This legal update summarizes a few key changes from the initial proposed CPRA regulations. While the CPRA regulations are still not final, the latest revisions will be valuable as businesses prepare for the CPRA’s effective date of January 1, 2023, and enforcement start date of July 1, 2023.

Continue reading.

Software security is a critical issue for multinational businesses. Highlighted as a top priority by the Biden administration and other governments worldwide, software security is a central pillar of effective cybersecurity—and managing associated legal risk. But developing and maintaining secure software is challenging, including to the extent that companies manage complex software development lifecycles, face the threat of sophisticated supply chain attacks, and rely on open source software. In this Cybersecurity Awareness Month program, our panel will explore legal risks associated with threats to software security and tools companies can use to mitigate these risks as they develop and maintain software. Topics will include:

  • New requirements for secure software development
  • Security threats to software development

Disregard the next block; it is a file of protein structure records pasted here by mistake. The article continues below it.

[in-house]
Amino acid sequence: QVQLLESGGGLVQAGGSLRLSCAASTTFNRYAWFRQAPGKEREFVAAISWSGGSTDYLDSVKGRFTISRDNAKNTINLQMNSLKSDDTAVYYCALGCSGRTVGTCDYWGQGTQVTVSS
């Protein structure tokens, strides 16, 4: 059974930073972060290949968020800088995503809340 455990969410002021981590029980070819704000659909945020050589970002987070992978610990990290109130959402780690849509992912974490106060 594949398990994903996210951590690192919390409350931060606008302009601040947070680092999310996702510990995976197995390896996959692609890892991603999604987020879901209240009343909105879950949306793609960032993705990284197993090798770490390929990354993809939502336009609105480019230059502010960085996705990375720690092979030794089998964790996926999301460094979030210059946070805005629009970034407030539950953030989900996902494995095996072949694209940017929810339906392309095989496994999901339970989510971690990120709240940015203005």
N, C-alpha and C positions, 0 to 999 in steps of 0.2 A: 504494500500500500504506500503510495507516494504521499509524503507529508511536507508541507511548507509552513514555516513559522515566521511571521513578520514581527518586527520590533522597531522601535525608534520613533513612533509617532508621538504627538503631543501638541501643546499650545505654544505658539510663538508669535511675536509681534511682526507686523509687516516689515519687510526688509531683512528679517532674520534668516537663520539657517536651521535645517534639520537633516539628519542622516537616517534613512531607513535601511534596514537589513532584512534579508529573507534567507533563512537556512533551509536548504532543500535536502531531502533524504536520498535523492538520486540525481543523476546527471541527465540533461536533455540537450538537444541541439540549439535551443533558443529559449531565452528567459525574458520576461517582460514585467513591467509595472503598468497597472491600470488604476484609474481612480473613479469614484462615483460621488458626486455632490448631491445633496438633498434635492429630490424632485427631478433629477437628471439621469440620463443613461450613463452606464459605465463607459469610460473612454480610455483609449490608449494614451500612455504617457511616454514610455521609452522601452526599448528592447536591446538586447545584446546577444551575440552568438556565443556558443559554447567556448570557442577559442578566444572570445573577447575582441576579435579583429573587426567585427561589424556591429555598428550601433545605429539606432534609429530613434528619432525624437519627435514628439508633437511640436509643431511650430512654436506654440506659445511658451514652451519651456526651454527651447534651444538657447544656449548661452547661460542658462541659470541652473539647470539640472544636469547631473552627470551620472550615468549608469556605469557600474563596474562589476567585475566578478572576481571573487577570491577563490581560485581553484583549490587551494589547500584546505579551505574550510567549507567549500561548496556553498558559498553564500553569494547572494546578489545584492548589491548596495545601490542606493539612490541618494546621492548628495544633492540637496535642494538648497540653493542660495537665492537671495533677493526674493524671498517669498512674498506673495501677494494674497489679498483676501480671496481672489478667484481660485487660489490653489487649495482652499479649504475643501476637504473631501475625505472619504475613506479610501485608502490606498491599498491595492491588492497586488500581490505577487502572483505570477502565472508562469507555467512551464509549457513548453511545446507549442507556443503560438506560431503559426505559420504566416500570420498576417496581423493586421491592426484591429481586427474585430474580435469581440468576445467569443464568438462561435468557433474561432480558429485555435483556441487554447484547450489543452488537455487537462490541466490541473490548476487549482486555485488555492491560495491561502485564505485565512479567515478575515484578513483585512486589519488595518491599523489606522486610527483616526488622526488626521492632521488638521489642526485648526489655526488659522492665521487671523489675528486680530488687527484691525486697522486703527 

• Emerging best practices and market expectations
  • Internal governance of software security
  • Effective collaboration between the legal team and software developers


Sam Kaplan
Palo Alto Networks

Aaron Cooper

Maria Garzaro

View the webinar.

An omnibus federal privacy bill with significant bipartisan support is currently under congressional review and, if enacted, could dramatically increase oversight of how companies use artificial intelligence (“AI”) in their businesses.

This article discusses the bill, which, even if not enacted, provides valuable insights as to potential future regulation of AI.

Continue reading.

There has been a whirlwind of activity over the past year as states enact and implement comprehensive consumer privacy laws. Starting with the passage of the California Consumer Privacy Act (CCPA) in 2018, which became effective in 2020, the US state privacy legal landscape has continued to develop rapidly. New comprehensive privacy frameworks are set to come into effect in California, Virginia, Colorado, Utah, and Connecticut in 2023. As we described in our Legal Update State Privacy Law Roundup: Developments in California, Virginia and Colorado, covered businesses, privacy advocates, and other interested spectators have been (patiently) waiting for regulations to be promulgated for guidance about how these laws will be enforced. Our latest state law roundup reviews what has been happening in our “laboratories of democracy.” Thanks to some particularly active state enforcement authorities in California and Colorado, we now have draft rules and regulations that clarify, and in some ways expand, the requirements under those states’ forthcoming privacy laws. Moreover, the California Attorney General’s office (CA AG) has announced the first public settlement of an enforcement action for violations of the CCPA. This Legal Update provides an overview of these recent developments.

Continue reading.